Living Speech

Psalm 133; Daniel 2:24–49; John 12:44–50

One of the gifts of being human is . One of the curses of being human is speech.

Perhaps the whole reason for the King of Babylon’s test of all the magi and wise men was that they all talked too much. Perhaps (as many paid consultants today) they were more than happy to all their words (with some being wise, maybe) with the king. Perhaps the king was done with all the words and just wanted an answer.

Of course, his demand for the wise men and magi to know the dream without being told it was pretty harsh. Yet, perhaps the desire to no longer having to listen to empty words created the opportunity to words of weight. Daniel spoke God’s word to the King of Babylon. By faithfully delivering God’s word to the King of Babylon, Daniel was obedient. Daniel also used the human of speech as a vector of and blessing. This doesn’t mean that it would be listened to, or that it would be transformative in any long-term way. That wasn’t Daniel’s responsibility.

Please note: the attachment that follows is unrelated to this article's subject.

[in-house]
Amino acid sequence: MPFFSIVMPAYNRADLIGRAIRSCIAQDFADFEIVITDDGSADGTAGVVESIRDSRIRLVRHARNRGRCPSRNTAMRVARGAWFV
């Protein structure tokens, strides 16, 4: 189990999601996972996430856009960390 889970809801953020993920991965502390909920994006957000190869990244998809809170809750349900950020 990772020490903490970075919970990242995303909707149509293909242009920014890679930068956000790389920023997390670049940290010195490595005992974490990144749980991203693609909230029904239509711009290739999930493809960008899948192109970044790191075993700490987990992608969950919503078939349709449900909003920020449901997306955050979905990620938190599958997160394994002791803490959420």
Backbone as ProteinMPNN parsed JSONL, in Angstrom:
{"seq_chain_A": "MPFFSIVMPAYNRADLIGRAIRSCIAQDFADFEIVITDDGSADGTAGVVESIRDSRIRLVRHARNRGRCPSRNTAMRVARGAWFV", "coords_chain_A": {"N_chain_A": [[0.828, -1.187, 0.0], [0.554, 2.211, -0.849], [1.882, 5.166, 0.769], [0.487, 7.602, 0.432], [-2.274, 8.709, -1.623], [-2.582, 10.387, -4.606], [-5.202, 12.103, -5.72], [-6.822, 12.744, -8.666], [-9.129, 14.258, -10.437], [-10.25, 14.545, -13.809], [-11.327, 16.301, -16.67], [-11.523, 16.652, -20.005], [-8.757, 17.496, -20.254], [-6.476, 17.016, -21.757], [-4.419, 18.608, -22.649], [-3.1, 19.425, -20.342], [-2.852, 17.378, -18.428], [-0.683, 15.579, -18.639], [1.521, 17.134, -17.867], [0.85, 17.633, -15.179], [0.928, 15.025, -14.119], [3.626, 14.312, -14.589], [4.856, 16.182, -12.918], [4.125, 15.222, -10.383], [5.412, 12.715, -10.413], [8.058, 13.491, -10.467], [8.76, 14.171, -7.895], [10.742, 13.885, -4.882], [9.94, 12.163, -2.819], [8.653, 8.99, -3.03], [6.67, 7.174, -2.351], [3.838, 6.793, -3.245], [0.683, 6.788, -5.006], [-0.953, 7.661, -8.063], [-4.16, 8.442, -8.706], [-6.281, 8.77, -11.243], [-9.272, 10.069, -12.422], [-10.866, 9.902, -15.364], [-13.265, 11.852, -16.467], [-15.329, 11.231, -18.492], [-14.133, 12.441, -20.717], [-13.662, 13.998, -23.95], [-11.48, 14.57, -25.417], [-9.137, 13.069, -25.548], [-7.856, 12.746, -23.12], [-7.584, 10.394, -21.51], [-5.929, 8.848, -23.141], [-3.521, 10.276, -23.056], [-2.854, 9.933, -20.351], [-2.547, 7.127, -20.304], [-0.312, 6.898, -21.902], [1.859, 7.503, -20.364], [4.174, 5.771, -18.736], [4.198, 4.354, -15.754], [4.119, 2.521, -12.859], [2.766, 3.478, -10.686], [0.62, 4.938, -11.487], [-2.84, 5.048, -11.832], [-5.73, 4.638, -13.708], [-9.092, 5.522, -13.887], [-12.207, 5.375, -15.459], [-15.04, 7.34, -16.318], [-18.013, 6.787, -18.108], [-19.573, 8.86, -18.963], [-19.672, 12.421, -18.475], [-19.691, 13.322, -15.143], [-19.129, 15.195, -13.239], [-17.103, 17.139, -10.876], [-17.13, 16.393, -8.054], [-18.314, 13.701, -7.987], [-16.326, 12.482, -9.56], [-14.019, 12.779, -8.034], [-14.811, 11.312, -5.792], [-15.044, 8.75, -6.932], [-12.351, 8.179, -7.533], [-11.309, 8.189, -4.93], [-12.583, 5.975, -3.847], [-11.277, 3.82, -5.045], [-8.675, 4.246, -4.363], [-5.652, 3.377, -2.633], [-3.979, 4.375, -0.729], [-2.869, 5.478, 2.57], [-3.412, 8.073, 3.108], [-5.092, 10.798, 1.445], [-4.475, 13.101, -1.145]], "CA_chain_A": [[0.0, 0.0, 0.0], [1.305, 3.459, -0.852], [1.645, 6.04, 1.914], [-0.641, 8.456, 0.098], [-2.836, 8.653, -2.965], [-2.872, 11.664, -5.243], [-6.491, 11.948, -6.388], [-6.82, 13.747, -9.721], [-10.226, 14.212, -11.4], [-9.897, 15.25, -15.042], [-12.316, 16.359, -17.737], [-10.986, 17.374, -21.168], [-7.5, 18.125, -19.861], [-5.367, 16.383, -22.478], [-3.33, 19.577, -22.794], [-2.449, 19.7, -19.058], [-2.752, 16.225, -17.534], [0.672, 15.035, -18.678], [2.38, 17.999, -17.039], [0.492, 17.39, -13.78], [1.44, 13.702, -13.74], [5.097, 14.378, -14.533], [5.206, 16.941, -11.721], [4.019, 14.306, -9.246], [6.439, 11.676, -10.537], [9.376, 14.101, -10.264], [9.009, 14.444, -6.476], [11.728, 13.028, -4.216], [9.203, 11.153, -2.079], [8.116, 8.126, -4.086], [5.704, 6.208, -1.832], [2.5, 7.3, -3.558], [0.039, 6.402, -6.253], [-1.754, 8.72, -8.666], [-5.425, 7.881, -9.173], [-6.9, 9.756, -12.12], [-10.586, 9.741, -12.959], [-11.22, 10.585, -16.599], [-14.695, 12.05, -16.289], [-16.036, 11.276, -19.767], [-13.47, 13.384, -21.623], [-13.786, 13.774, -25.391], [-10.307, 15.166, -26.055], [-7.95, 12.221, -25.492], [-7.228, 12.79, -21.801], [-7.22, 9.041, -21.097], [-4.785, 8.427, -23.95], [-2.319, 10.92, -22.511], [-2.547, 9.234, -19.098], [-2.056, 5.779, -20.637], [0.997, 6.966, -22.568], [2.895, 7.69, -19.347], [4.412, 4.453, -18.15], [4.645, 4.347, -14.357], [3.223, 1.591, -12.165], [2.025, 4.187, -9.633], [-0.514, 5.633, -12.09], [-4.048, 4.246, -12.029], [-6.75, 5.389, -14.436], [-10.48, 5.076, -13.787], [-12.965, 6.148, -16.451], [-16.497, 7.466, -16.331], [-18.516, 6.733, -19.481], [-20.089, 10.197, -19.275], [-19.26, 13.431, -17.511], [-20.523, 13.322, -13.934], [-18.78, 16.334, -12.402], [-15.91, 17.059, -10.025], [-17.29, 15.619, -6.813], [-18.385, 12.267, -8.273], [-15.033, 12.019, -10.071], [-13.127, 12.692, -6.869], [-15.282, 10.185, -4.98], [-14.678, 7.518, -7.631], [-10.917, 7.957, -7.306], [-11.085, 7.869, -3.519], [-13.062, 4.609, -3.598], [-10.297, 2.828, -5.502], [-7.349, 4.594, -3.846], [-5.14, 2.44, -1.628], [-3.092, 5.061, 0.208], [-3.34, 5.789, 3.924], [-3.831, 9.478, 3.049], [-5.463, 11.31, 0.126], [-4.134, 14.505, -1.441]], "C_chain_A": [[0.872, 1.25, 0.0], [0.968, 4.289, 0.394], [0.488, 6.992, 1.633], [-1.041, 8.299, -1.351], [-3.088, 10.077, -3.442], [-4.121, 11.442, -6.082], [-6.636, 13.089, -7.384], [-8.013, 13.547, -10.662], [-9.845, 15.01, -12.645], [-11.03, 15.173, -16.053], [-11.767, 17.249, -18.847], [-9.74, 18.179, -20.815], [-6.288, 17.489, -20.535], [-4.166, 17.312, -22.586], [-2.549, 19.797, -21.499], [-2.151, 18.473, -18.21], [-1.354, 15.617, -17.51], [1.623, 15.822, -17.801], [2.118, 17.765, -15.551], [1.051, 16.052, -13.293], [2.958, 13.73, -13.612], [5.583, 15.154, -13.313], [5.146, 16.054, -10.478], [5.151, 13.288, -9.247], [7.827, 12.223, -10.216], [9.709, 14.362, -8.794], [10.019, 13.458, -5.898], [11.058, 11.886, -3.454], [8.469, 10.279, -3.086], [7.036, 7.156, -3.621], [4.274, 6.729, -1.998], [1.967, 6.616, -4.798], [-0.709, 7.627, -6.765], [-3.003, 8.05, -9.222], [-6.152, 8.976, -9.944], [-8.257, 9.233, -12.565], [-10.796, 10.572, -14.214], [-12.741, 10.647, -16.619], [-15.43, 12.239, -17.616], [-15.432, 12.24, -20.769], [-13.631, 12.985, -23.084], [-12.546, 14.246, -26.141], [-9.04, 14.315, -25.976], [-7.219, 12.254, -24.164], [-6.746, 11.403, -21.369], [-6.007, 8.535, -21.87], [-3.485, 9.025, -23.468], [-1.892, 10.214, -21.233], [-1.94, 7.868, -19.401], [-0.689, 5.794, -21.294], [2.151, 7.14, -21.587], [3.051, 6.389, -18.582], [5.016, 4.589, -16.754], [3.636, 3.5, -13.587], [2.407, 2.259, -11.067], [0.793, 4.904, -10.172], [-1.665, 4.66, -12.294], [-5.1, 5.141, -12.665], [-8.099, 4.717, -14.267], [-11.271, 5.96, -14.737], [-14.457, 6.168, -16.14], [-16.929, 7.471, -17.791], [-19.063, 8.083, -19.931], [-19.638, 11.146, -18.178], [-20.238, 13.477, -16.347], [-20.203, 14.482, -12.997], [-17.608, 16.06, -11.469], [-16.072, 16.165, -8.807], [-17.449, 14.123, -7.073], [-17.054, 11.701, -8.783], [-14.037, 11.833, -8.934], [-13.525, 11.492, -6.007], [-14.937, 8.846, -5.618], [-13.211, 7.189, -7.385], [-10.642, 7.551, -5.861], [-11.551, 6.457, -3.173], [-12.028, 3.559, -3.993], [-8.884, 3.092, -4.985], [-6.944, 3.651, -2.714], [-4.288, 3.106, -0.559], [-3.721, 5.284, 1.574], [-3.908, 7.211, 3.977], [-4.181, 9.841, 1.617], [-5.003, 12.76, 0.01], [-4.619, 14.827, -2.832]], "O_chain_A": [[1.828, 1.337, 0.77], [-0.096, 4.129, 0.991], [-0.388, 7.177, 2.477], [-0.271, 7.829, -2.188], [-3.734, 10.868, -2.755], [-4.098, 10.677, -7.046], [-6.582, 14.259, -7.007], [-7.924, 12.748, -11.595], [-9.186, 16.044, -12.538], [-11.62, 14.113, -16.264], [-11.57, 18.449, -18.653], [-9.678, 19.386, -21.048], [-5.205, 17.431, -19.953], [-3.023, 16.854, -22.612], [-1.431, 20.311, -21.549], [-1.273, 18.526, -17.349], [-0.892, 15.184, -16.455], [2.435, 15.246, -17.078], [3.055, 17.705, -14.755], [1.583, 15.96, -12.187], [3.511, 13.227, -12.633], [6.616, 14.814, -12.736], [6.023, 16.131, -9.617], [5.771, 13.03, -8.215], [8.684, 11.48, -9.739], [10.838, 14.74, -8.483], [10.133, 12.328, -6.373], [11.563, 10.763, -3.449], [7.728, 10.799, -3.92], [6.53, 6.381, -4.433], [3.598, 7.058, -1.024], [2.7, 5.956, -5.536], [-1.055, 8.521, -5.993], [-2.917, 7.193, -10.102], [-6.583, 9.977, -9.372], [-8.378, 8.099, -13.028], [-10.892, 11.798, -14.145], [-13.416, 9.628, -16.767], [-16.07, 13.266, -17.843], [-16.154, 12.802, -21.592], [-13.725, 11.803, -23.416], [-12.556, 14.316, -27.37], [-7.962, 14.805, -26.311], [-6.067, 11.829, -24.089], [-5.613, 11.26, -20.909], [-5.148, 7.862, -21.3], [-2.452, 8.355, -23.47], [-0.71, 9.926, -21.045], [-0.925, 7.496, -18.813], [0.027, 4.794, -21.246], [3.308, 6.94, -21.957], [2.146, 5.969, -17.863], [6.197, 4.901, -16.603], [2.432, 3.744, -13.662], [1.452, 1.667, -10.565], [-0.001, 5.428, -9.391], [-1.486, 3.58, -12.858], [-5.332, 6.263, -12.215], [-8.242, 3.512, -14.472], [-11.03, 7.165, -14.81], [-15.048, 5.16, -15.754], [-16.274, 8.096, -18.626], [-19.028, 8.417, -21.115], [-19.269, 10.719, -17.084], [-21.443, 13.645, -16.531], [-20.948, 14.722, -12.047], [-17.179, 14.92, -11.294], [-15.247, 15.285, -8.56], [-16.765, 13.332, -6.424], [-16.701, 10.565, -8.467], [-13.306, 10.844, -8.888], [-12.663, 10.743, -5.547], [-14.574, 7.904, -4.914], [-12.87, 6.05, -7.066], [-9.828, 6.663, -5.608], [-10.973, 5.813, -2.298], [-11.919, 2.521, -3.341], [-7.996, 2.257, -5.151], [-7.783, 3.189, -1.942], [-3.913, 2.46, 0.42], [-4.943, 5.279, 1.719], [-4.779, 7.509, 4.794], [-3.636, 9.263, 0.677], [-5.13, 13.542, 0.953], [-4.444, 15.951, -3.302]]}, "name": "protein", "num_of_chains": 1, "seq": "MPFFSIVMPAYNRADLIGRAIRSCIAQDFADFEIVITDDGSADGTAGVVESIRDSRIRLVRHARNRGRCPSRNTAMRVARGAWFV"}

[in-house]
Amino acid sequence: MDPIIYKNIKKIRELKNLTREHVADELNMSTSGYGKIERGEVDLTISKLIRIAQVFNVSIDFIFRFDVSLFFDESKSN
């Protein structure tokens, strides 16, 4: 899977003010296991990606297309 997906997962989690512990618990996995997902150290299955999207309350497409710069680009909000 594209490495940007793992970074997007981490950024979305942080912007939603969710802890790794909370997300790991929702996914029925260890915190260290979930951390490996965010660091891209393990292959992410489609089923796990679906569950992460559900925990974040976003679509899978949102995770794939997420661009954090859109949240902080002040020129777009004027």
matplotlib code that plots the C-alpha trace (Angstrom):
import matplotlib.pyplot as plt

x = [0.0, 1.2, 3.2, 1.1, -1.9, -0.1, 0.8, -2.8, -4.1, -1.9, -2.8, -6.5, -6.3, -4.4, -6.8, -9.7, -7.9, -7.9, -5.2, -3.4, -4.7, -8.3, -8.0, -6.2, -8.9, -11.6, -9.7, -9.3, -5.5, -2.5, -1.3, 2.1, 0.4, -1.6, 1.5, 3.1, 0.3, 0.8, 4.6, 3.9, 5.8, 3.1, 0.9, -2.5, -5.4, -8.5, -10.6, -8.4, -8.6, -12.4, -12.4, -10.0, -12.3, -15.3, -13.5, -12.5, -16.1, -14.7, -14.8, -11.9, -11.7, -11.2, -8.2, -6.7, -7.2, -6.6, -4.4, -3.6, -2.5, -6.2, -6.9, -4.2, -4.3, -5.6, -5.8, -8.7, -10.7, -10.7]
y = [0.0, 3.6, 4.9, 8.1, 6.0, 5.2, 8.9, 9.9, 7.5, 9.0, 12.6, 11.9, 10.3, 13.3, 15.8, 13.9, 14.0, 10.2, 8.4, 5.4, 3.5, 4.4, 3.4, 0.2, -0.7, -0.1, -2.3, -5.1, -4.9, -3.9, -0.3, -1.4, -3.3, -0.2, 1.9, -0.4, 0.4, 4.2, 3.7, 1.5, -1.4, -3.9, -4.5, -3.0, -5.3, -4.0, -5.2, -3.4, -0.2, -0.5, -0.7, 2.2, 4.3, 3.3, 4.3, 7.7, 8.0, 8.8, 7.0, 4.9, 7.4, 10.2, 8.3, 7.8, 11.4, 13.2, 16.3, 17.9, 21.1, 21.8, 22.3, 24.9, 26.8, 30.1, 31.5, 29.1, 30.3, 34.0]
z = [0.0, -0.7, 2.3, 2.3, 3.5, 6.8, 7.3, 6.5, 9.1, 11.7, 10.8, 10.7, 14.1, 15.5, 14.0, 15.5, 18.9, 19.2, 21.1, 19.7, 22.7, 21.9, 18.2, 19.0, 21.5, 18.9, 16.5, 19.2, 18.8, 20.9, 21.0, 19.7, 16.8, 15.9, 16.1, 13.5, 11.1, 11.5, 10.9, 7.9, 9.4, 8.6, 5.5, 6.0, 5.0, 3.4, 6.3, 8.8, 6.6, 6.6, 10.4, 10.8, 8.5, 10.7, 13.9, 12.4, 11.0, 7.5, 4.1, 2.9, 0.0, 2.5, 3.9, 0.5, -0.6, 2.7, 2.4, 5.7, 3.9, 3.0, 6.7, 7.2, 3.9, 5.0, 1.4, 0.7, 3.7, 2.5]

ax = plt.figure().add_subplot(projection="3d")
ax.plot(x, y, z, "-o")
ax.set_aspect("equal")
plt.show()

Even as the Son of God—part of the Trinity—Jesus spoke as God directed. Jesus spoke with , grace, and love. Jesus’ summary of his words (no judgment, not his words, people won’t necessarily listen).

What is interesting is how Jesus says all this is really just a result of God’s commanded speech, which is eternal .

Eternal life. Jesus’ speaking was eternal life.


  • Is your speech of God? Is your speech produce eternal life?
  • As a follower of Jesus, how do you temper your speech so that is more of God and less of you?
  • What makes human speech of “eternal life”


Heavenly Father, you have delivered us from the dominion of sin and death, and brought us into the of your beloved Son: Grant that, as by his death he has called us to life, so by his love he may raise us to eternal joys; who lives and reigns with you, in the unity of the Holy Spirit, one God, now and for ever. Amen. [ Saturday Collect, Book of Common 2019]